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FAQ

1. How do I participate?

Simply register for the competition, and read the instructions. It is totally free to participate.

2. Is my state involved or territory involved?

You can check on the States Page. By following the link to your state or territory's page, you can get more information about your state or territory's participation and your state coordinator’s contact info.

3. If my state or territory is not involved can I still participate?

Yes. We want every student to have an opportunity to participate who wants to. We have a Wild Card Category for teams who live in states and territories where the governor has not yet joined the RWDC. You will compete against teams from schools in other states and territories that have not yet officially joined.

4. Can I use a different CAD tool than PTC Creo and still participate?

Yes. You can use any software tools that you choose. Through generous corporate donations, we provide everyone with all of the software you need to participate TOTALLY FREE. But if you are paying for an alternative software package that you prefer, you may use it.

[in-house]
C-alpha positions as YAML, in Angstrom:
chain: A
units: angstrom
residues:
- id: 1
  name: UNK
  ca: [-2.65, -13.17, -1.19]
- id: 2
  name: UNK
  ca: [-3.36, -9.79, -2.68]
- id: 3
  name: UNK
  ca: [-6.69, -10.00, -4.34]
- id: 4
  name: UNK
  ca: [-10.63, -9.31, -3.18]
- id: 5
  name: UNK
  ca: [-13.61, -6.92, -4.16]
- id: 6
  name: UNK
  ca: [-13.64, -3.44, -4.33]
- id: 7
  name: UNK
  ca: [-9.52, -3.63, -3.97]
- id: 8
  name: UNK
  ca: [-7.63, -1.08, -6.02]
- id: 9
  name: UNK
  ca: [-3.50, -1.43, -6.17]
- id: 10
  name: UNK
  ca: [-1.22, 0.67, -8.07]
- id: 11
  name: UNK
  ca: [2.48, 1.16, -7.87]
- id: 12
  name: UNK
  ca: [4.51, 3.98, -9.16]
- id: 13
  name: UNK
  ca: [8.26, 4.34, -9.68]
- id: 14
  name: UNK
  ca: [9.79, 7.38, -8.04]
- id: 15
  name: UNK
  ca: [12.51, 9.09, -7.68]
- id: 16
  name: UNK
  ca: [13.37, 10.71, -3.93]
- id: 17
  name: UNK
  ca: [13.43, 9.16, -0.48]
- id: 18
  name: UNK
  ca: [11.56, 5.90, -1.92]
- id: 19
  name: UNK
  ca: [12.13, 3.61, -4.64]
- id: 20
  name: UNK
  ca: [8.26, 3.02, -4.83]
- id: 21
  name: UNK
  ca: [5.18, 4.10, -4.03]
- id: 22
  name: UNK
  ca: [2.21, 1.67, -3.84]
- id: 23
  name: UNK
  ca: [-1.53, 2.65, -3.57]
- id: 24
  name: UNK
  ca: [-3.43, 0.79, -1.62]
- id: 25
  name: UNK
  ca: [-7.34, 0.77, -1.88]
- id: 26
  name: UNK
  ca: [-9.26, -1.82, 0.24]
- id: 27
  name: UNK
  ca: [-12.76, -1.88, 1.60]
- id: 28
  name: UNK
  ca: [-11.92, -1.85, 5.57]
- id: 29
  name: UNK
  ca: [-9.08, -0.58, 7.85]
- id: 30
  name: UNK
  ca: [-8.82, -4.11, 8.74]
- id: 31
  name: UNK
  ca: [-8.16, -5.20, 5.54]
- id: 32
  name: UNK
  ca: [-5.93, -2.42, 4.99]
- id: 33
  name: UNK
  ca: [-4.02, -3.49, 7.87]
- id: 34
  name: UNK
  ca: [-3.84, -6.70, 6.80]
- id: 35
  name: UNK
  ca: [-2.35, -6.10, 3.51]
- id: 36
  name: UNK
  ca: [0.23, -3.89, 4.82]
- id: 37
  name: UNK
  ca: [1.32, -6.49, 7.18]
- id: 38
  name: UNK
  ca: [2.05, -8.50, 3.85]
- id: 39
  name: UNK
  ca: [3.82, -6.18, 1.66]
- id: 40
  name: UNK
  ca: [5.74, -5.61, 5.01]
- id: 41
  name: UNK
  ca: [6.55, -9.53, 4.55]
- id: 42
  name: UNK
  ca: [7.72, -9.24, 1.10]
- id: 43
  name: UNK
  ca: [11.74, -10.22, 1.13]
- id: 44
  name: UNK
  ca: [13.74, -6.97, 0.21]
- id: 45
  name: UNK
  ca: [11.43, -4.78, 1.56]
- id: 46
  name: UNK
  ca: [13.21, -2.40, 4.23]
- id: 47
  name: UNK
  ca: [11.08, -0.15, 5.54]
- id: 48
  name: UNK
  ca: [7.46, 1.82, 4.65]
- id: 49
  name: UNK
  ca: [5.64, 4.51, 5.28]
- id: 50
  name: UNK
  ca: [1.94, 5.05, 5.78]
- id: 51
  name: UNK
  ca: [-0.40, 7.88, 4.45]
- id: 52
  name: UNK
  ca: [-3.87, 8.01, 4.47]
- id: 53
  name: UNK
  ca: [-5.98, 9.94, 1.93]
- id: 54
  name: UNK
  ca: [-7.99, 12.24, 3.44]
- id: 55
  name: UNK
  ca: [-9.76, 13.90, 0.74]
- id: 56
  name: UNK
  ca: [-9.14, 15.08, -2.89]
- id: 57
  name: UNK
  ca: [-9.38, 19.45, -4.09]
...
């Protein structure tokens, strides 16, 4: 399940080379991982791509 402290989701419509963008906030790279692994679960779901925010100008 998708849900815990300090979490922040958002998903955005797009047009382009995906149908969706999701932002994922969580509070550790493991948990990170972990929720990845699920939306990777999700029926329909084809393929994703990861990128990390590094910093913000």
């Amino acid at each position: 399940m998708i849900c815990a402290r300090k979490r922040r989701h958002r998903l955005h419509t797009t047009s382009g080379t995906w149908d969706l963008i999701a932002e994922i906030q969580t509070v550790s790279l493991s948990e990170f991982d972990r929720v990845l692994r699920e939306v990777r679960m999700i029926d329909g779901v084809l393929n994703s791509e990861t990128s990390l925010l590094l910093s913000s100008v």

5. What are the minimum hardware requirements for the software necessary for the Challenge?

See the software page

6. What are the deadlines for the Challenge?

All of the deadlines are available here.

7. Where can I get support?


Technical Questions:

1. What is the page limit of the technical report? It was 80 pages last year, and we are assuming it is the same, but the challenge is much more complex this year; we are already close to exceeding it.